1. Section Editor(s): Pfeifer, Gail MA, RN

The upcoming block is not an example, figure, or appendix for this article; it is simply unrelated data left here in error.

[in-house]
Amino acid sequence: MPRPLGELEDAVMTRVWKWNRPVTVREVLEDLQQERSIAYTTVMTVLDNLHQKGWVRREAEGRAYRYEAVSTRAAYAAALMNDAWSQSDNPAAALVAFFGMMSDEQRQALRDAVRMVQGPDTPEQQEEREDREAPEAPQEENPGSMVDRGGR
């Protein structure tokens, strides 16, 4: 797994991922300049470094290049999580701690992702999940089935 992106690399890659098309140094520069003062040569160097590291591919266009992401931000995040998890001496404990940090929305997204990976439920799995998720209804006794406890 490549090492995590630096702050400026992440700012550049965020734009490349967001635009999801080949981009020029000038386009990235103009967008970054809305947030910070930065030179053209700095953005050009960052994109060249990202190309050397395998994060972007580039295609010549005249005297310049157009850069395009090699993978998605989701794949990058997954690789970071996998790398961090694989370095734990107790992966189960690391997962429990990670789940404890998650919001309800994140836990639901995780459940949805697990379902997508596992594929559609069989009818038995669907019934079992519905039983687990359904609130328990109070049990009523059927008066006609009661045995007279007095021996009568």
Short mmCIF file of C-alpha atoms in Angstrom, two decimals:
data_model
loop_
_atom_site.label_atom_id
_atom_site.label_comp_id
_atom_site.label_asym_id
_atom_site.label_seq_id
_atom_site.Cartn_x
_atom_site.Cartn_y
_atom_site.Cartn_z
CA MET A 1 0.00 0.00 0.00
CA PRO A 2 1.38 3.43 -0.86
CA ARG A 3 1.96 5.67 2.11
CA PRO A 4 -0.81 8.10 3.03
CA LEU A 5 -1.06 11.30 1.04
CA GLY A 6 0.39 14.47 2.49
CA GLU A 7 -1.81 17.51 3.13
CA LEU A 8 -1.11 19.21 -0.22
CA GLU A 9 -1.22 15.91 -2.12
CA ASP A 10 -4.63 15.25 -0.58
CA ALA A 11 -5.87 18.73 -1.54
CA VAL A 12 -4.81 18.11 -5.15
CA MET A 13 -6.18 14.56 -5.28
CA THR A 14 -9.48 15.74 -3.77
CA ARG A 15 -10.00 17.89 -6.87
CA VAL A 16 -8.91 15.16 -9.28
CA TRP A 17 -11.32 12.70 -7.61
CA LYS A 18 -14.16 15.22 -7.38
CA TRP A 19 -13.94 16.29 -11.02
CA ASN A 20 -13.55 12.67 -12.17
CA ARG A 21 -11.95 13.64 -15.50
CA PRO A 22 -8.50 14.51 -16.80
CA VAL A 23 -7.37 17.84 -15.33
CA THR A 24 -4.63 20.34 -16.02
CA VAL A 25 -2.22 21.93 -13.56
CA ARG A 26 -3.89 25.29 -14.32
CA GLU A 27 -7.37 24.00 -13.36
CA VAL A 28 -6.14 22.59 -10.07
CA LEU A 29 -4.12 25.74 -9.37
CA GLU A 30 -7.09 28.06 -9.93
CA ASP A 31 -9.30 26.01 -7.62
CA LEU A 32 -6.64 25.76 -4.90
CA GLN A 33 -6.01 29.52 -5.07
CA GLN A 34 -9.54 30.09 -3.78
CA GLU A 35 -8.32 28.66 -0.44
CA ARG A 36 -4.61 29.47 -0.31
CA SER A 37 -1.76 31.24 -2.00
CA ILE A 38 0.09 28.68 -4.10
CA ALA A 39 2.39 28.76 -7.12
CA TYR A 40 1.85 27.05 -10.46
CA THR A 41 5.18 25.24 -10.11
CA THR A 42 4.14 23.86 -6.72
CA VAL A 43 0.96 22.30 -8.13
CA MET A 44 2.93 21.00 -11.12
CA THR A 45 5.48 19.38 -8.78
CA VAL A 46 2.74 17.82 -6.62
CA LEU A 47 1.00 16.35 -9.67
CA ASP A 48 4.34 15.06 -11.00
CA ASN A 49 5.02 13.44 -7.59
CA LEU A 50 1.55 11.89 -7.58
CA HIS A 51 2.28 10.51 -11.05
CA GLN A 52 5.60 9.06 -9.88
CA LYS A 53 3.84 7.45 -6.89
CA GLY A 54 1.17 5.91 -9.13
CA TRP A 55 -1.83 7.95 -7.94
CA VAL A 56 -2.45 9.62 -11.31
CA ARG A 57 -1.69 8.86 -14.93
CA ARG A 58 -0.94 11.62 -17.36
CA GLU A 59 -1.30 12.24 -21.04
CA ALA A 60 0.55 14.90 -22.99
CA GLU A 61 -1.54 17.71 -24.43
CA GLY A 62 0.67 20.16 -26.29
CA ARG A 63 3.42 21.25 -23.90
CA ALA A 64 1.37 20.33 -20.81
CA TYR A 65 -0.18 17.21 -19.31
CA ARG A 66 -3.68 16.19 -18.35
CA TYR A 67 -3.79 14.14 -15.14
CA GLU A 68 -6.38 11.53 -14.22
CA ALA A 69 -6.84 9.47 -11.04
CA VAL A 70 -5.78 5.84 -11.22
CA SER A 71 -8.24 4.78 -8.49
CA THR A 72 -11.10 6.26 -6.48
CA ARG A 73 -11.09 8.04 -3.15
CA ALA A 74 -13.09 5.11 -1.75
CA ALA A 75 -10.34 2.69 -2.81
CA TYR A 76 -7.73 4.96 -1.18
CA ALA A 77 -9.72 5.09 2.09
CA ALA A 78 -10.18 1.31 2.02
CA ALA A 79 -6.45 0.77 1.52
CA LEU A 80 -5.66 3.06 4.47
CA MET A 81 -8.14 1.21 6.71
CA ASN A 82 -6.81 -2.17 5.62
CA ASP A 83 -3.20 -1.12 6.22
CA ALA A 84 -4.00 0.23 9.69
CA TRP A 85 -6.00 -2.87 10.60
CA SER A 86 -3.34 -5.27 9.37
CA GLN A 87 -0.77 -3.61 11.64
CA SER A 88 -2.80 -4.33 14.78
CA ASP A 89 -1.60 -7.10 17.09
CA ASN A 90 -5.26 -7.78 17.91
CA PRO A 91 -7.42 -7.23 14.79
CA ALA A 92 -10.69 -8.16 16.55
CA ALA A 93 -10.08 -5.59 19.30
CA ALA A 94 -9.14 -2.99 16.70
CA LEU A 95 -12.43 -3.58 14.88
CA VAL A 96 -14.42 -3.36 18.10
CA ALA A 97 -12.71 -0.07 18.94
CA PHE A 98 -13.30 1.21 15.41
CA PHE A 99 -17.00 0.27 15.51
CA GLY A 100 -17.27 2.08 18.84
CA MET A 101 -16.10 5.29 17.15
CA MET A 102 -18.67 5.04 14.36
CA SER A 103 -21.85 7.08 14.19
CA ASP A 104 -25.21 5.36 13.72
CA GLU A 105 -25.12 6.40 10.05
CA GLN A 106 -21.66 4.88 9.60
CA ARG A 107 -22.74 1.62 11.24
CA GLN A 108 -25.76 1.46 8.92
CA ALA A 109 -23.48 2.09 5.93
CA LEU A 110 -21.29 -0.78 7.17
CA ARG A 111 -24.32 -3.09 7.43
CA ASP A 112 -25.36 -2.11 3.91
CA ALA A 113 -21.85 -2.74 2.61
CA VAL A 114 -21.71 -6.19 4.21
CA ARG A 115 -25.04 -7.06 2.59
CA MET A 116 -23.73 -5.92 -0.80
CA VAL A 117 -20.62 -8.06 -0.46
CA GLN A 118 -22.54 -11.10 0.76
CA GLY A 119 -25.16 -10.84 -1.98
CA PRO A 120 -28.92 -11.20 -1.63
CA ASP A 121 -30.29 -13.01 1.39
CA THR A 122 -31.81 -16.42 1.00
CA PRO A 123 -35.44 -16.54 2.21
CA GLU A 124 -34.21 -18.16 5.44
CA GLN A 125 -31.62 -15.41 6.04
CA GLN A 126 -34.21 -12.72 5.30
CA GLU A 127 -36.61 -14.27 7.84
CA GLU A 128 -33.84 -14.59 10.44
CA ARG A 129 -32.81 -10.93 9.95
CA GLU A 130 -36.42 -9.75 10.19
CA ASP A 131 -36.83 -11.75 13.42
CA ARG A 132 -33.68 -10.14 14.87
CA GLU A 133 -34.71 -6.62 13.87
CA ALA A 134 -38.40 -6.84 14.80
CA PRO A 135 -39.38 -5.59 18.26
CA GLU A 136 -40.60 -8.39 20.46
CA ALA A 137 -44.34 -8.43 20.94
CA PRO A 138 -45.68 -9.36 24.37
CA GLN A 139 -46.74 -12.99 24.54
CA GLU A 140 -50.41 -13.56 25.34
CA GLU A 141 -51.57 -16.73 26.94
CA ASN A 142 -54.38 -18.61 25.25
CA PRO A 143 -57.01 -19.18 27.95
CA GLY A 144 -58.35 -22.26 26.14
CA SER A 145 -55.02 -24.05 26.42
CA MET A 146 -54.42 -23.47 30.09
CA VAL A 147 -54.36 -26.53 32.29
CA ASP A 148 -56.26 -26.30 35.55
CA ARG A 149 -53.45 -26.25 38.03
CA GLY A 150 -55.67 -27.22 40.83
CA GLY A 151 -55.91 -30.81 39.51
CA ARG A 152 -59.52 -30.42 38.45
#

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Black patients with in-hospital cardiac arrest are less likely to survive to discharge than white patients, according to a study in the November 9, 2009, issue of JAMA. Data were obtained for 1,883 black patients and 8,128 white patients from 274 hospitals participating in the National Registry of Cardiopulmonary Resuscitation, a large prospective, multisite registry of in-hospital cardiac arrest. Researchers found that rates of survival to discharge were 25.2% among black cardiac patients and 37.4% among white patients. The investigators found that white cardiac patients were older, more likely to be male, and more likely to be admitted with a cardiac diagnosis. In contrast, in black patients, ventricular fibrillation was more likely to be the first rhythm identified; black patients were also sicker at the time of cardiac arrest. They were also more likely to be admitted to the hospital unit without cardiac monitoring in place, to a hospital in the southeastern United States, to a hospital with more than 500 beds, and to hospitals with lower rates of survival in general. The authors conclude that racial disparities in survival were related not to disparities in care within the hospitals but to disparities between the hospitals themselves; blacks were more likely to be treated at hospitals that have worse cardiac care, and these disparities in outcomes aren't likely to improve until the quality of care at those hospitals improves.